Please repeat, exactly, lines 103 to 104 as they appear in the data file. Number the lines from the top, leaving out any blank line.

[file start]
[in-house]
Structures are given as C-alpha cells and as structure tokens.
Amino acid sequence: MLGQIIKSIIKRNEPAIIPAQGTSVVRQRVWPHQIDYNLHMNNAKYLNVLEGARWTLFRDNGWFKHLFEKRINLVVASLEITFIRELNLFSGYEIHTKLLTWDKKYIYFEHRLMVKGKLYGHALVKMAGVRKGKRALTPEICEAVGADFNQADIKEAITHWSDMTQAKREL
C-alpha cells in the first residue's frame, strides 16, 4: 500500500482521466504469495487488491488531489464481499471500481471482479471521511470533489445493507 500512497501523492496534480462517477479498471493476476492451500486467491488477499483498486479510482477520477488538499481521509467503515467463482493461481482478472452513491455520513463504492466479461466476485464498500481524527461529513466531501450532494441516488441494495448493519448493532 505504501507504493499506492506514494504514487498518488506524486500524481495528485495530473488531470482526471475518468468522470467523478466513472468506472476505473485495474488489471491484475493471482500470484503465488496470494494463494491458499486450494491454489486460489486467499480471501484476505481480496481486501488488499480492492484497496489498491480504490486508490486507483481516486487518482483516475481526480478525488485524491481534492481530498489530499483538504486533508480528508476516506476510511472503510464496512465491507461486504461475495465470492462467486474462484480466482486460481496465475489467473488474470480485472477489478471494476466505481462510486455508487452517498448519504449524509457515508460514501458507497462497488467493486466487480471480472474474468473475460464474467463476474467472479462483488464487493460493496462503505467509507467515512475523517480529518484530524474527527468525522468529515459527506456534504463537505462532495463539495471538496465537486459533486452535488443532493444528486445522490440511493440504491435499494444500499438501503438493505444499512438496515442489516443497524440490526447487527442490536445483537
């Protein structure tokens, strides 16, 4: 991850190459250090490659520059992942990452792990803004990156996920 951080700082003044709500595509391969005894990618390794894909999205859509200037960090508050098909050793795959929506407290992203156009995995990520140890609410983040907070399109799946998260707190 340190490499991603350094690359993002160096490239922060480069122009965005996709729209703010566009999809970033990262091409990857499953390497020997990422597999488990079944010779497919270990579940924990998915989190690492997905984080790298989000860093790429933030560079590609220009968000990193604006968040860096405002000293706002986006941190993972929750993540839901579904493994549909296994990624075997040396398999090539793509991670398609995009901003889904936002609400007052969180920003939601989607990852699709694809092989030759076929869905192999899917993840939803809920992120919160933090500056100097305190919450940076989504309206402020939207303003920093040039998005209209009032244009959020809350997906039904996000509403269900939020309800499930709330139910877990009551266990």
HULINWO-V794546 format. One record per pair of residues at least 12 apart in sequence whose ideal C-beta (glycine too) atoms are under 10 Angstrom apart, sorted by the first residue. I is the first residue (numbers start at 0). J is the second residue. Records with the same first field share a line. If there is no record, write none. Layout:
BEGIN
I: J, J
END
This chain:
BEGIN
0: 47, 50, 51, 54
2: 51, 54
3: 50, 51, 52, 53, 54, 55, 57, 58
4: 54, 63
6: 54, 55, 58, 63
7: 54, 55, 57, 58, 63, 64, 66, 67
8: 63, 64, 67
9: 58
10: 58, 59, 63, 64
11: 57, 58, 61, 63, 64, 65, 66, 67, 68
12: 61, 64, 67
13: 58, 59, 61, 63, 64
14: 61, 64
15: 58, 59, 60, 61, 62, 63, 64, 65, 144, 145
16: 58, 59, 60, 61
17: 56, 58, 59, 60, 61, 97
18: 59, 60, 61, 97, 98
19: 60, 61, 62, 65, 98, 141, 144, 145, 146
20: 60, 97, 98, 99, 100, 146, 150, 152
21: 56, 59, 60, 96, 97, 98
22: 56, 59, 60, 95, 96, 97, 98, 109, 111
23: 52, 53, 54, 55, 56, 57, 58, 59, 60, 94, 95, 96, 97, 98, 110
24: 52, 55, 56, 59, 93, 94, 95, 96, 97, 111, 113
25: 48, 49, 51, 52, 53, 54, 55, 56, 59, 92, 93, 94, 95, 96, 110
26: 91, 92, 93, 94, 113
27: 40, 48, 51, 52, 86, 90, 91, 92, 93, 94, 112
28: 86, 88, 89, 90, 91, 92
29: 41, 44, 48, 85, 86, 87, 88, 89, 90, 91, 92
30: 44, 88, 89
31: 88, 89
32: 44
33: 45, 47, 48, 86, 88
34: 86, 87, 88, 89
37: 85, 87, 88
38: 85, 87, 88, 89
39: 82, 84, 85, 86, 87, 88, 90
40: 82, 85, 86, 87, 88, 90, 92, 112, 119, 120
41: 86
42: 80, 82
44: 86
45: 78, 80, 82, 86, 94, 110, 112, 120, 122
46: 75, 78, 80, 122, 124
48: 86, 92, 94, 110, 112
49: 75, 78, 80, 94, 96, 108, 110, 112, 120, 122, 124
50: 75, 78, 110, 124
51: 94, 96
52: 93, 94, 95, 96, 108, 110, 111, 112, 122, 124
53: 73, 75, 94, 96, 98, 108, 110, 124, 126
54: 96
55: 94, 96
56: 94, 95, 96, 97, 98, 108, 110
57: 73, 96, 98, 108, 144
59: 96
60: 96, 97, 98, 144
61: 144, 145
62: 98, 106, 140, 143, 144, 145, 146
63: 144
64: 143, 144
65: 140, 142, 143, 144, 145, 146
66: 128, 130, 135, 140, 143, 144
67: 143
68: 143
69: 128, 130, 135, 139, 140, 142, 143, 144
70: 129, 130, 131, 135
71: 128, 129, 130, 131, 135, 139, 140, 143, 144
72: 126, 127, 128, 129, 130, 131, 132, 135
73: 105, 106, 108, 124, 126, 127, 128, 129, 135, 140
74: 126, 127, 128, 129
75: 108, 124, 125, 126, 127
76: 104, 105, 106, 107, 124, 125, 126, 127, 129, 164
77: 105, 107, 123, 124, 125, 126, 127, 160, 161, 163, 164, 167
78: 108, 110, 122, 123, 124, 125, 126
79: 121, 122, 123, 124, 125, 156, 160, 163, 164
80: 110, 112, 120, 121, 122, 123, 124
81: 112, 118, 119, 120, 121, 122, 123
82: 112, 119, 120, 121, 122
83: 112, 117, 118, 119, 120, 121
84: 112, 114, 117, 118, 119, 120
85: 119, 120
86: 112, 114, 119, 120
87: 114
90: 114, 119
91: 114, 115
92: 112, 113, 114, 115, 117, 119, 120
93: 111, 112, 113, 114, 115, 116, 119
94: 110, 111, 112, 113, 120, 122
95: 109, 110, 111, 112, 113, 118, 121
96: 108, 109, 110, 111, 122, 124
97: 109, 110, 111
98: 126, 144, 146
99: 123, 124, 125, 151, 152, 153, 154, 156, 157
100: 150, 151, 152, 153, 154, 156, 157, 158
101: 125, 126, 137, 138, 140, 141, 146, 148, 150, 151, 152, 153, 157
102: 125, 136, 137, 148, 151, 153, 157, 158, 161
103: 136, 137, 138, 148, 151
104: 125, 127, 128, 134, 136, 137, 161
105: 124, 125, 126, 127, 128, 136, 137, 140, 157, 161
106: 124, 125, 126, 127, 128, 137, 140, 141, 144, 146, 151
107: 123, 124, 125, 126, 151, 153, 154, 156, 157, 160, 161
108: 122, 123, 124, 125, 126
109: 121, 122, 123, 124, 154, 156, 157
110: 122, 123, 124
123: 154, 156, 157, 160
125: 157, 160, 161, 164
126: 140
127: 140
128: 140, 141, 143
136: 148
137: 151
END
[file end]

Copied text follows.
100: 150, 151, 152, 153, 154, 156, 157, 158
101: 125, 126, 137, 138, 140, 141, 146, 148, 150, 151, 152, 153, 157